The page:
Safeway Inc. says it coming up with new answers as it finds itself facing the same economic challenges that have plagued the grocery industry for years.
It's a tough time for the grocers: shoppers are still carefully watching what they spend, food prices continue to rise and competition is intensifying. The chains that are succeeding have found new ways to do so.
Safeway did not increase its sales volume during its most recent quarter and it saw fewer shoppers in its stores.
But the company managed to increase its fiscal third-quarter profit as it increased its sales of private-label products and relied more on gasoline sales to drive its revenue. It also has also put a heavy emphasis on reducing product loss, due to breakage, theft or other means, to control costs and improve its profitability.
"I think that it's a good assumption, the economy is not going to get materially better and then you've got to play in that environment and utilize the things that you have uniquely developed to win with," Safeway's CEO Steve Burd told investors Thursday. "And, you know, we wish our sales progress was much faster, but we love the fact that it's steady."
Safeway, based in Pleasanton, Calif., reported that its net income rose to $130.2 million, or 38 cents per share, for the period that ended Sept. 10, up from $122.8 million, or 33 cents per share, a year ago.
Revenue climbed 7 percent to $10.06 billion, largely on increased fuel sales and improved sales at established stores.
The results topped analysts' average expectations for earnings of 35 cents per share on revenue of $9.85 billion, according to a survey by FactSet.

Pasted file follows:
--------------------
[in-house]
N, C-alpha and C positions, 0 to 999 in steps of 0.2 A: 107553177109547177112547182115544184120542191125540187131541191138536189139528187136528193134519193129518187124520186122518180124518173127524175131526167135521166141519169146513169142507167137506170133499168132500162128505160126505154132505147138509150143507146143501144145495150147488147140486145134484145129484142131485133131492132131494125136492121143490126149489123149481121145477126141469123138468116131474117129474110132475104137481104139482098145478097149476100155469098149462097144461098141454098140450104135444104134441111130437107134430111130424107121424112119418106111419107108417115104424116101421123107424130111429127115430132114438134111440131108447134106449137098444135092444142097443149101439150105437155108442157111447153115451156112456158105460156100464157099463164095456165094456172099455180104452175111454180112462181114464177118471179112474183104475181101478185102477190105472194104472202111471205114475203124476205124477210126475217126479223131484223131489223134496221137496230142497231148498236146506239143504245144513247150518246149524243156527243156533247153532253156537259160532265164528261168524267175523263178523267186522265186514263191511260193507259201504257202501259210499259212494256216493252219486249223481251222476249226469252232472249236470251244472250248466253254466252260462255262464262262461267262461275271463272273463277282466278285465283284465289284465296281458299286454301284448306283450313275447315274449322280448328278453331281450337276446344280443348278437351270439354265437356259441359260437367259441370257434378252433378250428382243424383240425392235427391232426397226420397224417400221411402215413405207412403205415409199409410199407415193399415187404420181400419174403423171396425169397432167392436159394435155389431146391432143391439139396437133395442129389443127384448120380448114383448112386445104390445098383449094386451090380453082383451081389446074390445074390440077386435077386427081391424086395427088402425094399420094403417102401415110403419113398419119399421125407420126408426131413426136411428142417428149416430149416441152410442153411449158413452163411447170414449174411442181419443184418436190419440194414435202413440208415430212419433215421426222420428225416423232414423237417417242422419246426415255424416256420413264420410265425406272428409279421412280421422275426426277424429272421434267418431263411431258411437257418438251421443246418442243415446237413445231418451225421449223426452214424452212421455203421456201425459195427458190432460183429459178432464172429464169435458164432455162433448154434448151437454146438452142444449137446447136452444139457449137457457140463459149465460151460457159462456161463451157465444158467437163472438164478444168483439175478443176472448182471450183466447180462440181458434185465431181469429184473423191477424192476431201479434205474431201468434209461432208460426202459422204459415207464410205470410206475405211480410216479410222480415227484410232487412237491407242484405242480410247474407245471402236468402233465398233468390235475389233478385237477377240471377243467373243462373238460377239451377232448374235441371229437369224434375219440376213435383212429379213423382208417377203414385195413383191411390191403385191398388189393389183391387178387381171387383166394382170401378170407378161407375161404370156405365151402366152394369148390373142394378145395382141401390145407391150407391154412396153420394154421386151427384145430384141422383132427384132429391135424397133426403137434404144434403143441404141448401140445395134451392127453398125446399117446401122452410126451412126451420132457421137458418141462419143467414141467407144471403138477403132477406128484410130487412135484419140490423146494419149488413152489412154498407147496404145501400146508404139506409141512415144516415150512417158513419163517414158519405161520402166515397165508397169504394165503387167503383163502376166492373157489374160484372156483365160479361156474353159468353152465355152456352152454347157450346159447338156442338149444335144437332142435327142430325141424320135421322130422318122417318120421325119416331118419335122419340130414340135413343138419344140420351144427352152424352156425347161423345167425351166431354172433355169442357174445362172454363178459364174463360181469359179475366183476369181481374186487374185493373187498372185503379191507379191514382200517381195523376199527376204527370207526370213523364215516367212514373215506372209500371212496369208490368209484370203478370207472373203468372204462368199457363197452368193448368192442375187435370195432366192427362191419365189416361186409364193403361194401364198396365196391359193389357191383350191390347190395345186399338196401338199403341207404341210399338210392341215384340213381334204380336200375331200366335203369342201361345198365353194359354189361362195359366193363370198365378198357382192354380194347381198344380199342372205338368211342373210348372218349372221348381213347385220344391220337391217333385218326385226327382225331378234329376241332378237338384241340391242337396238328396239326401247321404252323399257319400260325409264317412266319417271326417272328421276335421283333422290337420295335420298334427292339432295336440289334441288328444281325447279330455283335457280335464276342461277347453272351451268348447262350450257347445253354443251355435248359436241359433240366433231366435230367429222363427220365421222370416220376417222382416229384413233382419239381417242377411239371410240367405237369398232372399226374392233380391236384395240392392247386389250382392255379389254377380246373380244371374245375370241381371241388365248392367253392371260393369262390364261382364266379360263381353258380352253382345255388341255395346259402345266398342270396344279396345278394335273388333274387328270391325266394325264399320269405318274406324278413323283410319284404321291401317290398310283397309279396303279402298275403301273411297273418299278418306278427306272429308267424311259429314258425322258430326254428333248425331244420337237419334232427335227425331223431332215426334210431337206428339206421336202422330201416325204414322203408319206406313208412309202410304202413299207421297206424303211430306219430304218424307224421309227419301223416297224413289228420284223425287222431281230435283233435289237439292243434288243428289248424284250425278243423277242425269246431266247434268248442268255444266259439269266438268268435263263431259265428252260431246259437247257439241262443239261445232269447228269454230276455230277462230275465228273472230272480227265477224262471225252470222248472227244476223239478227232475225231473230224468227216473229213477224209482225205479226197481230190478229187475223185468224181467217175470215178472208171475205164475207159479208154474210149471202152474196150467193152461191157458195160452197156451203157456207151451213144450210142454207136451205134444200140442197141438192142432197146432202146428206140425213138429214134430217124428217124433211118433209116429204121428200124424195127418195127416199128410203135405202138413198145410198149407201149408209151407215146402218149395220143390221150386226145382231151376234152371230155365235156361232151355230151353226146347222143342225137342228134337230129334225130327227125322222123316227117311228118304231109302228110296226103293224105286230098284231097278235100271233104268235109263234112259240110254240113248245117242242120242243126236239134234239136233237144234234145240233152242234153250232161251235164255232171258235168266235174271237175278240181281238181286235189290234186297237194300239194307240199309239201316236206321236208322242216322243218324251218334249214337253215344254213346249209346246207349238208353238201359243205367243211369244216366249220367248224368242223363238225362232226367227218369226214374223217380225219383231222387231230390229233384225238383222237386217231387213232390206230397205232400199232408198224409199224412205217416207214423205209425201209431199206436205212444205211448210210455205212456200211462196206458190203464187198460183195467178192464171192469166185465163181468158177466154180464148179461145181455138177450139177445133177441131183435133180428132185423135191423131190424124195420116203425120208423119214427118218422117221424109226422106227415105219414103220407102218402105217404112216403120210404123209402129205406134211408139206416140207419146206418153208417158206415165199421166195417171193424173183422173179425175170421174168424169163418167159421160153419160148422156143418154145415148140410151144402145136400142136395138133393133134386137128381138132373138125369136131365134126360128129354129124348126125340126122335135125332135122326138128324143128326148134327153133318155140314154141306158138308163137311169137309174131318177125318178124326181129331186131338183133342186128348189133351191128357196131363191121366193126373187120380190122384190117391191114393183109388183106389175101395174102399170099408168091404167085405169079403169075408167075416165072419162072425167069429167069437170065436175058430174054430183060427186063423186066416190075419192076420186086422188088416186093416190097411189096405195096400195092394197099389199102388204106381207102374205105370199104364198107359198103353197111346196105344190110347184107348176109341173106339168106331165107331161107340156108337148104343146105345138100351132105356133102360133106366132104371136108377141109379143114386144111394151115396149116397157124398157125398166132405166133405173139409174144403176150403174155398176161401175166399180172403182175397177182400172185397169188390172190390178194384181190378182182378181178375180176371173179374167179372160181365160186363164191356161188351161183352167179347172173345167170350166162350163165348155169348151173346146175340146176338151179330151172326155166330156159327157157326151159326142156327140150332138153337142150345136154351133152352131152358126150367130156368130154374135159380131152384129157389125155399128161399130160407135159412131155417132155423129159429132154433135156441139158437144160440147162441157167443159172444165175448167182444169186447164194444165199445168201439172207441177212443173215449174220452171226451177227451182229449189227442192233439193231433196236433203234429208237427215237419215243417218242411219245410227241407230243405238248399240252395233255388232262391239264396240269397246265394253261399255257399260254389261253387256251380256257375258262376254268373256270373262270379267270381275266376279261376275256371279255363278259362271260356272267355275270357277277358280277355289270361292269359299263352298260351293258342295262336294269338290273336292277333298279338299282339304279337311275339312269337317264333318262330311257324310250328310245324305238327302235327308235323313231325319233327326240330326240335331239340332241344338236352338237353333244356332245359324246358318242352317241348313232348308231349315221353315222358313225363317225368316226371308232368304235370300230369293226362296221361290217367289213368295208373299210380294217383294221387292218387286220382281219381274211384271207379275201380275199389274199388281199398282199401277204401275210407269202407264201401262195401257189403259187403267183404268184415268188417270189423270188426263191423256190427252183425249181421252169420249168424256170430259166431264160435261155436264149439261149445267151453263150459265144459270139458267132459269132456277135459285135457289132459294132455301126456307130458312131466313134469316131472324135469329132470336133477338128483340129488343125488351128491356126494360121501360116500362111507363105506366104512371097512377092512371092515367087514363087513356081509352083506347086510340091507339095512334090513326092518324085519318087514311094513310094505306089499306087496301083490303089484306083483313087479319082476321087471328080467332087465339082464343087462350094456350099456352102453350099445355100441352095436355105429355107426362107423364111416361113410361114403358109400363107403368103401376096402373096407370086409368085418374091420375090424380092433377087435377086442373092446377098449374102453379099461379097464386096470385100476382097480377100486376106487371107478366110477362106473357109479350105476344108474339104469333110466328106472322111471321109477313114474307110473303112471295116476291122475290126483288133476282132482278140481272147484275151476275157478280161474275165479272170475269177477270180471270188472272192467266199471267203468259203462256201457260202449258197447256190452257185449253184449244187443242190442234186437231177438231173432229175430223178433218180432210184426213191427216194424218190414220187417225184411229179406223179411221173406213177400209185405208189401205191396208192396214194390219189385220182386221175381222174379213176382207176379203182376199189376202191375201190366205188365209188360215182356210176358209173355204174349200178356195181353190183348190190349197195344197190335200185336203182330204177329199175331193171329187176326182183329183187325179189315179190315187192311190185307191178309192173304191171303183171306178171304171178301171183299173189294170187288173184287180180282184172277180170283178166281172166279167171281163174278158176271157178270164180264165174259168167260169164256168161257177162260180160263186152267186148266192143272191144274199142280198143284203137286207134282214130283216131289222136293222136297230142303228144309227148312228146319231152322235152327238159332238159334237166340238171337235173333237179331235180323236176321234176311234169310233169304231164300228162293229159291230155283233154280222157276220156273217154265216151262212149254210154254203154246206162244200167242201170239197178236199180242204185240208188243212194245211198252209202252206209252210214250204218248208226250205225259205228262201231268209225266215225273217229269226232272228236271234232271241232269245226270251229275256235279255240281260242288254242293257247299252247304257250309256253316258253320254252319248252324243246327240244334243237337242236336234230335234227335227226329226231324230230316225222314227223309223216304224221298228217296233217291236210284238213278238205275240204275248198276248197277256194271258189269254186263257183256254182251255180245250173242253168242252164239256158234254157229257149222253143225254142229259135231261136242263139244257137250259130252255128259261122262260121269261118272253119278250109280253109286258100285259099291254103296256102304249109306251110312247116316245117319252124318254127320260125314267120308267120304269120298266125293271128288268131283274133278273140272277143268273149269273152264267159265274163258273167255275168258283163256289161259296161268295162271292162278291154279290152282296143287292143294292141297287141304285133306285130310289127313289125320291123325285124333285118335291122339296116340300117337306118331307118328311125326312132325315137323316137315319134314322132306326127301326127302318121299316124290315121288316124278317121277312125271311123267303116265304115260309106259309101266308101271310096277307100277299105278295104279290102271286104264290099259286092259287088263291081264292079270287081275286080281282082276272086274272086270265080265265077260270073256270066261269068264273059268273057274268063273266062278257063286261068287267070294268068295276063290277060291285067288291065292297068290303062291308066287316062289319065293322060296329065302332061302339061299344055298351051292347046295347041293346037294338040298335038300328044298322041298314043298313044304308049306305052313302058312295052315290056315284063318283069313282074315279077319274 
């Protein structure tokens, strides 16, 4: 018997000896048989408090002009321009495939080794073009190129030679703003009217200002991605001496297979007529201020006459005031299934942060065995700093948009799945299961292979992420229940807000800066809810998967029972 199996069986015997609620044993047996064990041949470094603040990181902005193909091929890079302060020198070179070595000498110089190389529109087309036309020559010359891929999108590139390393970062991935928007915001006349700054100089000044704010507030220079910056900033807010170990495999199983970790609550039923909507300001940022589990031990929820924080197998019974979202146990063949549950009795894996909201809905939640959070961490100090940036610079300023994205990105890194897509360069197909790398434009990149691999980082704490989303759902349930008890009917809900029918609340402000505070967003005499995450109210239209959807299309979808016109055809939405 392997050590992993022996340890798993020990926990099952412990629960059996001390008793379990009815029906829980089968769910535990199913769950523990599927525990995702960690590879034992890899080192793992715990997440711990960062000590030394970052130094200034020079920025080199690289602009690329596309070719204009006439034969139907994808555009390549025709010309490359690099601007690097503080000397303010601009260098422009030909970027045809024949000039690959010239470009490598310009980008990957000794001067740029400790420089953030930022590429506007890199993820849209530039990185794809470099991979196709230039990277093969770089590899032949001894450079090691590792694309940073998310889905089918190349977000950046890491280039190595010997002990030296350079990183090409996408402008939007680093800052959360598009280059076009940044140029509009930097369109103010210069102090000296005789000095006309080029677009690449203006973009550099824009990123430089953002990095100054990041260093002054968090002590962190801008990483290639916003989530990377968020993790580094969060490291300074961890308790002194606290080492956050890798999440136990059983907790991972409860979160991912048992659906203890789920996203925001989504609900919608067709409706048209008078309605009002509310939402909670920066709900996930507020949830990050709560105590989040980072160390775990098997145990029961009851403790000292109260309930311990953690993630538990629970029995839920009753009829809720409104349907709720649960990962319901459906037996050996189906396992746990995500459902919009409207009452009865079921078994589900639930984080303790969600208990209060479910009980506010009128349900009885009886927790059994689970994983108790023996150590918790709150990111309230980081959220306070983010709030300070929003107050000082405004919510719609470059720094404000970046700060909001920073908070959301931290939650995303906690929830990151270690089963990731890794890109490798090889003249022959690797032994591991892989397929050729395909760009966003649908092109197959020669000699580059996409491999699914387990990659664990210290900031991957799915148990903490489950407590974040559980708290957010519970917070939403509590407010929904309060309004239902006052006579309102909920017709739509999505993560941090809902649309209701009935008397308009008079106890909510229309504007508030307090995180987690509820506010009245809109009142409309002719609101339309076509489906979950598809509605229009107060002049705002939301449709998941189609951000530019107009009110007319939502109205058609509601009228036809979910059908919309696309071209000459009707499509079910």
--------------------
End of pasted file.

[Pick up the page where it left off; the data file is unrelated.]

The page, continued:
Safeway's shares rose in morning trading on the news, but dropped later in the day as investors got a bigger, and not necessarily brighter, picture of the quarter and what lies ahead.
Safeway, like all grocers, has been struggling with higher food prices. While the company has passed along most of these price increases, this has continued to dampen the supermarket's performance.
Its gross margin fell to 27 percent from 28.1 percent in the third quarter. Fuel sales caused a 0.88 percentage point drop, and the cost of goods sold rose 8.8 percent.
While traffic was down in its stores as shoppers consolidated their trips, they spent more due to higher prices.
Safeway, which operates Von's, Dominicks, Safeway and other grocery chains, reported that revenue at stores open at least a year increased 1.5 percent, when excluding fuel. This figure is a key gauge of a retailer's health because it excludes results from recently opened or closed stores.
The company did manage to maintain its market share during the period, its first time in several quarters to do so.
Safeway does face increasing competition as Wal-Mart Stores Inc., which relies heavily on its low prices to attract shoppers, reported Wednesday that it plans to aggressively open more stores in the U.S.
But Safeway leaders were not concerned about the threat from the world's largest retailer, saying price alone has not won shoppers over to date. Safeway has managed to build a loyal customer base on a mix of environment and competitive prices that it thinks it can maintain.
It's still a split economy among shoppers, Burd said. Those that are financially comfortable are buying flowers, nicer wine and the products they had prior to the recession. The majority of shoppers _ about 75 percent _ are still carefully watching what they buy, switching products or trading down to keep their costs under control as they feel the pressure of higher gas prices, high unemployment and general economic unease in their lives.
"I think that's been true for probably more than two years now," Burd said. "And I don't expect it's going to change in the next 12 months."
Safeway expects sales momentum to pick up in the second-half of the year but stood by its full-year earnings guidance of $1.45 and $1.65 per share and revenue at stores open at least a year to be up about 1 percent when removing fuel.
Analysts predict full-year earnings of $1.66 per share.
Safeway, which runs 1,681 stores in the United States and Canada, has seen its stock price fall 16 percent over the past year, as of Wednesday's close at $17.97. The company's shares jumped in morning trading but fell 18 cents to $17.80 in afternoon trading.
AP Business Writer Michelle Chapman contributed to this report from New York.
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